3 Things That Recycled Halon is Commonly Used For

3 Things That Recycled Halon is Commonly Used For

3 Things That Recycled Halon is Commonly Used ForHalon has been used for explosion and fire protection throughout the 20th century. However, it’s production was banned on January 1, 1994 because of the concerns about the depletion of the ozone layer. Still, over two decades later, Halon remains an integral part of the safety plans in several of today’s aviation, electronic, and manufacturing companies. Because of no alternatives, there is still demand for recycled Halon in certain sectors. Following are the top 3 of them where recycled Halon is commonly used:

1. Aerospace Industry

Halon 1211 is used in all new installations of handheld extinguishers and Halon 1301 is used in all new installations of fire extinguishing systems for cargo and engine compartments. Currently, there is no retrofit of portable extinguishers or Halon systems with available alternatives in the aviation industry, except the lavatory trash receptacles.

There are four major aircraft application areas where Halon is utilized at the moment. These include cargo compartments, engine/APU nacelles, handheld extinguishers, and lavatory bottles. The aerospace industry relies on reserve and recycled stockpiles of Halon, supplemented by purification and decontamination processes. While the current demand for Halon is being fulfilled with these approaches, it won’t be economically viable to use Halon in some point in the future because of the growing safety concerns e.g. risk of contamination for Halon reserves.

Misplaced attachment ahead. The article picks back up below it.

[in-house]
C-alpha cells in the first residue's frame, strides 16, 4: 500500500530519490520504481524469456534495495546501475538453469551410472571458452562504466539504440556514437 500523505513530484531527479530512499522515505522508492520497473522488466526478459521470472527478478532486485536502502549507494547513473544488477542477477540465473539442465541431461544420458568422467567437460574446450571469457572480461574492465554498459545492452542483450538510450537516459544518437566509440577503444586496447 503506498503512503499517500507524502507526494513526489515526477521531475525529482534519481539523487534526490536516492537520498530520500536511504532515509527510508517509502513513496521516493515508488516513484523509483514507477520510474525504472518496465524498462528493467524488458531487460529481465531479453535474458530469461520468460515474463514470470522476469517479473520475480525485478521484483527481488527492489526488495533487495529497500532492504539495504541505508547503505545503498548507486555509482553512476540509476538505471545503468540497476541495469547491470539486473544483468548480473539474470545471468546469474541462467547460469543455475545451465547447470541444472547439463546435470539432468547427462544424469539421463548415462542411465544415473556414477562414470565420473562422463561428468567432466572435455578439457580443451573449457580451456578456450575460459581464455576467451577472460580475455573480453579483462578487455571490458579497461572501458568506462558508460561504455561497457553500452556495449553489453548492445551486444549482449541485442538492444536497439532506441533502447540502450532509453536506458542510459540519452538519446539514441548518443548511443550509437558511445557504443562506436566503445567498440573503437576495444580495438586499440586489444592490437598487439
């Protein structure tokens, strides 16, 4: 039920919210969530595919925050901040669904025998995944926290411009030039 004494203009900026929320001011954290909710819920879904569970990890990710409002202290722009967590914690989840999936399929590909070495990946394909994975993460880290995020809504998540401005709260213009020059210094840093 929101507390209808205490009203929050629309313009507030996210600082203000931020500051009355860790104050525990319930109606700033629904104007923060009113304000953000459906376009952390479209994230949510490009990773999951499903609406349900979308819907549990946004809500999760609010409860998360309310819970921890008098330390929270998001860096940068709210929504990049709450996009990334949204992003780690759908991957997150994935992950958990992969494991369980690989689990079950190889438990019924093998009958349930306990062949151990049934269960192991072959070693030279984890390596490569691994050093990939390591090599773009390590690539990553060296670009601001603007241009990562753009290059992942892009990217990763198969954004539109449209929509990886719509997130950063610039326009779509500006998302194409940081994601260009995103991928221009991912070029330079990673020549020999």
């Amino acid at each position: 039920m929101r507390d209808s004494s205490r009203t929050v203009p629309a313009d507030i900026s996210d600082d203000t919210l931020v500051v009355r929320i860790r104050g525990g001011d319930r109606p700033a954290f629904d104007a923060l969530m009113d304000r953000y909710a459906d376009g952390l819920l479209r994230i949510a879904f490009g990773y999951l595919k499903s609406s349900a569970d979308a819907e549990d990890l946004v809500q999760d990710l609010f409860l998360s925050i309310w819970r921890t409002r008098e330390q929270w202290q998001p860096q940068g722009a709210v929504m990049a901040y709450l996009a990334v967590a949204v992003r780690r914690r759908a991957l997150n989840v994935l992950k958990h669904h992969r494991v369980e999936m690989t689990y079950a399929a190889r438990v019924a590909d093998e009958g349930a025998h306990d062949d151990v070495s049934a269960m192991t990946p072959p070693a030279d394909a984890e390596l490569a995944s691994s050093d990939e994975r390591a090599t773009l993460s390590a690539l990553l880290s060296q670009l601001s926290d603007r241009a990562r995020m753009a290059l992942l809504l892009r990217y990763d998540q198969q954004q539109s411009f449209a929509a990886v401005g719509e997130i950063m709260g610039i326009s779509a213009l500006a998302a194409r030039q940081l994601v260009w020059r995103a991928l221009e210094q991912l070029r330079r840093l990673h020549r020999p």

2. Petrochemical Industry

In most cases, existing facilities in the petrochemical industry were constructed and designed with Halon fixed systems as a key part of the physical layout of the facility as well as the safety system design. Just as with aerospace sector, after thorough research, it has been concluded that there are no suitable, economically viable replacements of such systems available at the moment. Therefore, these facilities will continue to depend on existing Halon banks and recycled Halon for their operating lifetimes. However, measures have been taken to reduce emissions and the impact on the Halon banks.

3. Defense Applications

Military organizations continue to face difficulties when it comes to finding a replacement for Halon in wide variety of applications. Because of this, there are currently, and for the foreseeable future, a significant number of applications for which Halon, both reserved and recycled, is the only feasible option. These applications mainly include the ones where operational capability, personnel safety, space, weight, and fire extinguishing performance are all key factors.

Significant resources are being devoted to finding a viable alternative. However, until a long-term solution is found, these applications are being supported by the responsible management of recycled Halon stocks.

Final Thoughts

It has been over two decades since developed countries stopped the production of Halon as a clean fire suppressing agent. The concerns regarding depletion of the ozone layer forced this global restriction. Since then, progress has been made to find suitable alternatives for Halon in industries that still rely on it. However, there are still many challenges in finding long-term solutions. Until effective replacements are found, recycled Halon will continue to be used in those sectors.


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